Guns, Coal and Steel: Lithgow Heritage

From mining to arms building, Lithgow is sure to surprise you with its range of museums. Best known for its industrial heritage, Lithgow is also an exquisitely beautiful area boasting six national parks and rare flora and fauna.

On the western fringe of the Blue Mountains, just two hours from Sydney and at the gateway to the Central West, the Lithgow area is the perfect getaway. From Lithgow you can explore the Capertee Valley and Mudgee to the north, Jenolan Caves and Oberon to the south, Bathurst to the west and the Blue Mountains and Sydney to the east.

First stop is The Glen Museum in Portland. Developed and fostered by the late Charlie Pinch and his partner the late Valerie Risby, the collection focuses on the history of Portland and is wonderfully eclectic–one of the best displays being the huge range of buttons.

Stop at the charming village of Rydal for lunch and stroll around the town, itself a museum preserving the heritage of the area complete with charming buildings and well-tended gardens. Rydal was named after a village in England where the poet William Wordsworth lived. His poem “The Daffodils” inspired the planting of thousands of daffodil bulbs which are the focus of the annual Daffodil Festival.

The Lithgow Small Arms Factory is a big surprise. While you might expect to see lots of firearms, the factory was also responsible for the manufacturing of non-military products including sewing machines, shearing handsets, medical implements, tools, and golf clubs. The highlights still remain the arms though, this is a must see for anyone intrigued by old style weaponry. 

From there head to Eskbank House and Museum. Built in 1842 by a local stonemason for the first industrialist in town, a Mr Thomas Brown MLA, the house is one of the oldest residences in Lithgow Valley.

Eskbank operates as a historic home and museum and houses the one of the largest collections of Lithgow Pottery in Australia. The museum’s collection includes an example of the Black Rose of Lithgow. These smelted roses were first made in 1876 and became popular ornaments for coffins during the 1800s. 

Finish at the Lithgow State Mine Heritage and Railway. The museum’s collections of memorabilia and artefacts depict working life in Australia ’s coal mines. State Mines newest attraction is the spectra vision called Fire in the mine is the latest amazing exhibition at the Lithgow State Mine Heritage Park. Listen to Marion Curry tell her moving story of the dangers faced by miners in their everyday work. The exhibition utilizes the Spectra Vision technique to project a moving image into the display, an experience that needs to be seen to be believed.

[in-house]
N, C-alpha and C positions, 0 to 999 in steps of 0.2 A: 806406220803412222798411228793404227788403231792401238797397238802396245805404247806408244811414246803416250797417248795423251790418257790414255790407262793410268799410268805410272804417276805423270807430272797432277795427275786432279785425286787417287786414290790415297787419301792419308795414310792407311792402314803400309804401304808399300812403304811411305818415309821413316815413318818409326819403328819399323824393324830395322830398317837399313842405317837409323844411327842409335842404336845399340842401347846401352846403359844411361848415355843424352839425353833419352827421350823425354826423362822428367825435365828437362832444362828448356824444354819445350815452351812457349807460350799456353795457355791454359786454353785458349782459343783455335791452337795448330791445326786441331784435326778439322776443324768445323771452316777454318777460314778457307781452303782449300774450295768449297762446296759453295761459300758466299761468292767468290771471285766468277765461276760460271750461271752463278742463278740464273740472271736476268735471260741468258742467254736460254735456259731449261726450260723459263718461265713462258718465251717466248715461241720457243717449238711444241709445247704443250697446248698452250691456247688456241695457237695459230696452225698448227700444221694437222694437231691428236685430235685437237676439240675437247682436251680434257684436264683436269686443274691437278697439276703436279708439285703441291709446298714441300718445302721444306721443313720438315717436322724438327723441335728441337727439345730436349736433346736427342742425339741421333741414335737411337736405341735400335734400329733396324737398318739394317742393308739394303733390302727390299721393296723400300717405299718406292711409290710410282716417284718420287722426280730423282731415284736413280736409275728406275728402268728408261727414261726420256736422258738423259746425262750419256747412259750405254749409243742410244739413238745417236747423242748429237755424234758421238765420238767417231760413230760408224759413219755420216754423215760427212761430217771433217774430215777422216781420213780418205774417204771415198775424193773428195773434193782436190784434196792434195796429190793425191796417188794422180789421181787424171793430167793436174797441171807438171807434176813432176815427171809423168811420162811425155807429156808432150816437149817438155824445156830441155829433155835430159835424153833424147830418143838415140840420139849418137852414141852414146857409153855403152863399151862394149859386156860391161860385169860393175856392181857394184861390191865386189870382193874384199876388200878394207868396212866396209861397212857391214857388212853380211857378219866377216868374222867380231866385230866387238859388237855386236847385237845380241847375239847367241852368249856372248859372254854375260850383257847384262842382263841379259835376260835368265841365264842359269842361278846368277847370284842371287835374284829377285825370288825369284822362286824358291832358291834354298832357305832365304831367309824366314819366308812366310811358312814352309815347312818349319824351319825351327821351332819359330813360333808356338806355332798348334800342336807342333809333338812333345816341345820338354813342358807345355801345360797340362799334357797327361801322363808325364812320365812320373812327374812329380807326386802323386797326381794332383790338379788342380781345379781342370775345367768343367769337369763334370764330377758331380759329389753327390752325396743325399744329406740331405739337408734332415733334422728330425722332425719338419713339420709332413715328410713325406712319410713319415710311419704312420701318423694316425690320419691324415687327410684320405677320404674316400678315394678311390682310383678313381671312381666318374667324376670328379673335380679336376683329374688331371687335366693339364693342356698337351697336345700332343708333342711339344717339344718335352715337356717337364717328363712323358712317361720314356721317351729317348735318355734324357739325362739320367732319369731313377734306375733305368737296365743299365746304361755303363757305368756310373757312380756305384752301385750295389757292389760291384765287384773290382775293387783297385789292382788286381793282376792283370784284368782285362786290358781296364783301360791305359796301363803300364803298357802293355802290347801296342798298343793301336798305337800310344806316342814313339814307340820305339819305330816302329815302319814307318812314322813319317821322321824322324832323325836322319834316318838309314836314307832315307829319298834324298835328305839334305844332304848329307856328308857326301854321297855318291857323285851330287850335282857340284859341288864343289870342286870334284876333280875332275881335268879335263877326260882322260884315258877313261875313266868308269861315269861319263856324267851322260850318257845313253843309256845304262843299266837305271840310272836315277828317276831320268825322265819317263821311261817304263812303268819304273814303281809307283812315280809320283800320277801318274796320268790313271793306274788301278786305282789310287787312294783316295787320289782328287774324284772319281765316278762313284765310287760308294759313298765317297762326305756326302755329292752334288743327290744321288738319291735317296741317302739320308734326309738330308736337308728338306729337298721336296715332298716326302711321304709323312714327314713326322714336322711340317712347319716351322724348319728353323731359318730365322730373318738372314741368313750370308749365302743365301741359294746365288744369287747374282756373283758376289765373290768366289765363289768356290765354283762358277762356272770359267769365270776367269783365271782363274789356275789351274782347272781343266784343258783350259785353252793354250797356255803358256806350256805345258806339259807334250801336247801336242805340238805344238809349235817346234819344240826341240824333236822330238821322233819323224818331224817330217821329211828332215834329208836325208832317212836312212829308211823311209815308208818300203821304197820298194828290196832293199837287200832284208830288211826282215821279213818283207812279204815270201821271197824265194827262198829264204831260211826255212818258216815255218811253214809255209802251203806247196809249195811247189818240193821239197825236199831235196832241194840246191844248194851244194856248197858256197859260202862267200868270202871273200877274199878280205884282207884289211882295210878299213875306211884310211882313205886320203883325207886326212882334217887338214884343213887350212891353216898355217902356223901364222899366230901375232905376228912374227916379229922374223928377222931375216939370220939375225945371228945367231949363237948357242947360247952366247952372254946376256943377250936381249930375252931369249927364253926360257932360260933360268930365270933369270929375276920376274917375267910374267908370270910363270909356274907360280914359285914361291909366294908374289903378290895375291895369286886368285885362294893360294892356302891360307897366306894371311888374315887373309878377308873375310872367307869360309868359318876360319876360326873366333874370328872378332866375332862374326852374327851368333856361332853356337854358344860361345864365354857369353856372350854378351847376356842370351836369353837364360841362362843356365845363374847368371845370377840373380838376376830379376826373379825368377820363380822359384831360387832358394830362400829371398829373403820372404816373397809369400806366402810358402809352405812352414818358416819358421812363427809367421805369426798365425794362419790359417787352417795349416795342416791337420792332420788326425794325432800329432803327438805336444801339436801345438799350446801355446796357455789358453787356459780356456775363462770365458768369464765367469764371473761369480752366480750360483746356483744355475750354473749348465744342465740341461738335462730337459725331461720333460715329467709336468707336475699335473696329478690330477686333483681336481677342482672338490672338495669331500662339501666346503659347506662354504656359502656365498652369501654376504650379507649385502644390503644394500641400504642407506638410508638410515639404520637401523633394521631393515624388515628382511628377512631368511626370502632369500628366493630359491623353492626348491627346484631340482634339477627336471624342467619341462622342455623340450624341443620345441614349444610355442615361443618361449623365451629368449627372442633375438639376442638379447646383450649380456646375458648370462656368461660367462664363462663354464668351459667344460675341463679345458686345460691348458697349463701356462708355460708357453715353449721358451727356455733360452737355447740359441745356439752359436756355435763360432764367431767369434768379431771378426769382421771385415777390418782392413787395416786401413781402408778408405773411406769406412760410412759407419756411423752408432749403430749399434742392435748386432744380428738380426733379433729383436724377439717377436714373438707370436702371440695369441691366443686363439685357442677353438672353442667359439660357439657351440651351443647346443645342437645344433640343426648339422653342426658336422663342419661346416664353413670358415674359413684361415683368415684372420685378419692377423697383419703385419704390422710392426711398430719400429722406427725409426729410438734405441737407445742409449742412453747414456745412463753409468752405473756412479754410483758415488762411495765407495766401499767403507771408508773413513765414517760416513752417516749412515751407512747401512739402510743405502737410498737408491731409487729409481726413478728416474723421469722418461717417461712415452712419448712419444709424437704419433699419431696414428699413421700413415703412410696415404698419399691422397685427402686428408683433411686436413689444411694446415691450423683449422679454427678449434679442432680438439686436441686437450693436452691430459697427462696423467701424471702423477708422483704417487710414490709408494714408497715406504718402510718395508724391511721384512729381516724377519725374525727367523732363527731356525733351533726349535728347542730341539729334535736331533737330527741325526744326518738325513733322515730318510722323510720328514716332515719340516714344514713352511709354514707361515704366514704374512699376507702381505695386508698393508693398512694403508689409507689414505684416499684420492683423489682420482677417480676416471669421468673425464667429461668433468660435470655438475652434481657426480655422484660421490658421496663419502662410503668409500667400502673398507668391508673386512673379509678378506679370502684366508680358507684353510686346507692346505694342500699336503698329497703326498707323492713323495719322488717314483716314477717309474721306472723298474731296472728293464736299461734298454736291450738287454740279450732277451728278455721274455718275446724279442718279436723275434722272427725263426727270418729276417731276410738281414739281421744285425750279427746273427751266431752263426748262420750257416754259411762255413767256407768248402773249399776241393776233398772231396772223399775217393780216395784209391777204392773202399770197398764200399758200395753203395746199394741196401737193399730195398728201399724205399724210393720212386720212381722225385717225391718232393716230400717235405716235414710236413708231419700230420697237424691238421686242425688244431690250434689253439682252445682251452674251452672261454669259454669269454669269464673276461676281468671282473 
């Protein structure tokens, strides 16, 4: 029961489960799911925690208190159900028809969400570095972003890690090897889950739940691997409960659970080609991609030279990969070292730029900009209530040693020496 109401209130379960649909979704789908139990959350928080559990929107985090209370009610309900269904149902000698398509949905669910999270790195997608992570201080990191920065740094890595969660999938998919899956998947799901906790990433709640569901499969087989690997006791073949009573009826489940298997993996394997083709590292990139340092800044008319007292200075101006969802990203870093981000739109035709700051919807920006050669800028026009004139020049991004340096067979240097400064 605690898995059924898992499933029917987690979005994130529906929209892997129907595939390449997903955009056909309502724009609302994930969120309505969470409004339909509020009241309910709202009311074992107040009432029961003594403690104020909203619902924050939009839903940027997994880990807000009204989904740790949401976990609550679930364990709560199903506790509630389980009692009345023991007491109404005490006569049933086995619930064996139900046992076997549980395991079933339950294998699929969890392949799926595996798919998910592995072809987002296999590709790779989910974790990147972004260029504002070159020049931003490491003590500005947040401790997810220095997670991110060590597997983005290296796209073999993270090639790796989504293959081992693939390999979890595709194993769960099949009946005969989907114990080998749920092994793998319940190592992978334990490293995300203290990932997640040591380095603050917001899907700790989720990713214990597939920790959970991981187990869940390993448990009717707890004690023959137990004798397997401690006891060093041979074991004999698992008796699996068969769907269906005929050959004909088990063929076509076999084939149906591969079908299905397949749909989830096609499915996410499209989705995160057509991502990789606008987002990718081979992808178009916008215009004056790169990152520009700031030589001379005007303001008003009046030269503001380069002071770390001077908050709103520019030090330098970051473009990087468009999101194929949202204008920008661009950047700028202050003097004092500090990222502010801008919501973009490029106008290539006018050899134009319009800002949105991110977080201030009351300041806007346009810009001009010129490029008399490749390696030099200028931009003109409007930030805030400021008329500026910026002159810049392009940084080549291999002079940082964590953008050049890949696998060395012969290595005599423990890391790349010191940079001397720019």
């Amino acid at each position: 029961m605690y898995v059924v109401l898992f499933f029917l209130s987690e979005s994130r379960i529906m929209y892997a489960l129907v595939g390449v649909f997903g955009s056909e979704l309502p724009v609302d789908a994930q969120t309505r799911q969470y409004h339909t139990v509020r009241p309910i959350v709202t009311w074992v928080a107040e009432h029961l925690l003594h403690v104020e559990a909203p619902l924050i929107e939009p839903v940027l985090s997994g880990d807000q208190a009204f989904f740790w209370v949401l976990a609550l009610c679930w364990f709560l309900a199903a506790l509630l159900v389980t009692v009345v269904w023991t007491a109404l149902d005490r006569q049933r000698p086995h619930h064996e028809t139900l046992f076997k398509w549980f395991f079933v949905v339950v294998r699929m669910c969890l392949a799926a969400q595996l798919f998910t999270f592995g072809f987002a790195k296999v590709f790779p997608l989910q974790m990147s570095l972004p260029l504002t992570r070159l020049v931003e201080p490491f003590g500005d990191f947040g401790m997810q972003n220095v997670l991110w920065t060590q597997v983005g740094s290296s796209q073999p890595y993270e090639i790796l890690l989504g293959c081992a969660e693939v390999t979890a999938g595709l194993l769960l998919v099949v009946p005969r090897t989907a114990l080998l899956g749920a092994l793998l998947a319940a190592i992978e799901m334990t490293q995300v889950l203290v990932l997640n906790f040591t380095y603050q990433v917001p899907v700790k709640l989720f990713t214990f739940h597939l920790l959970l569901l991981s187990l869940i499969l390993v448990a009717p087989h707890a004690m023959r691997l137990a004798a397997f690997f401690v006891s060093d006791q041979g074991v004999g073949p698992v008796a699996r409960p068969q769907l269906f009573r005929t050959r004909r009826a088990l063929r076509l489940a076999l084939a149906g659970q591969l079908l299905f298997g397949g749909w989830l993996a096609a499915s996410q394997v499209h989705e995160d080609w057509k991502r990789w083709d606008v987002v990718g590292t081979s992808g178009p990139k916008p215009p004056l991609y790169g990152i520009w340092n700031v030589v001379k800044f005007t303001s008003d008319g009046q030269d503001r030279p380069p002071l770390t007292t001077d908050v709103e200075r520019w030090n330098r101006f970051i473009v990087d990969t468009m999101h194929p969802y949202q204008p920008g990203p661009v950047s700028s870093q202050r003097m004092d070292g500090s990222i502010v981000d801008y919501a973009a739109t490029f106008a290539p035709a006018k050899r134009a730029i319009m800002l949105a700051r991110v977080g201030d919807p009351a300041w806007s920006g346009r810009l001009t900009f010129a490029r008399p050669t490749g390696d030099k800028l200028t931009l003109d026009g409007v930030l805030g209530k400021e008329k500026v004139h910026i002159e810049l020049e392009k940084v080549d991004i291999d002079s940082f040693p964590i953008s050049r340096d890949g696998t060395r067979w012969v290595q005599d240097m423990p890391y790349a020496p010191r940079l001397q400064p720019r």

If you’re looking for a place to camp take a trip to nearby Newnes. Located within the World Heritage-listed Wollemi National Park, the area offers magnificent views of pagoda rock formations, an abandoned oil shake mine, and an incredible glowworm tunnel. Walk into the tunnel following the disused railway line that once descended into the Newnes Valley and transported the oil shale.

For more information about Lithgow accommodation and dining go to Visit NSW or Lithgow Tourism.

Museums & Galleries of NSW helps small-medium museums, galleries and Aboriginal cultural centres create exciting experiences for visitors and, through this, thriving local NSW communities. We don't run museums, galleries and cultural centres but we care about those who do. We develop their skills, connect them with others in the industry, provide funding, point visitors their way, and give them access to ground-breaking exhibitions.

Museums & Galleries of NSW is supported by the NSW Government through Create NSW.

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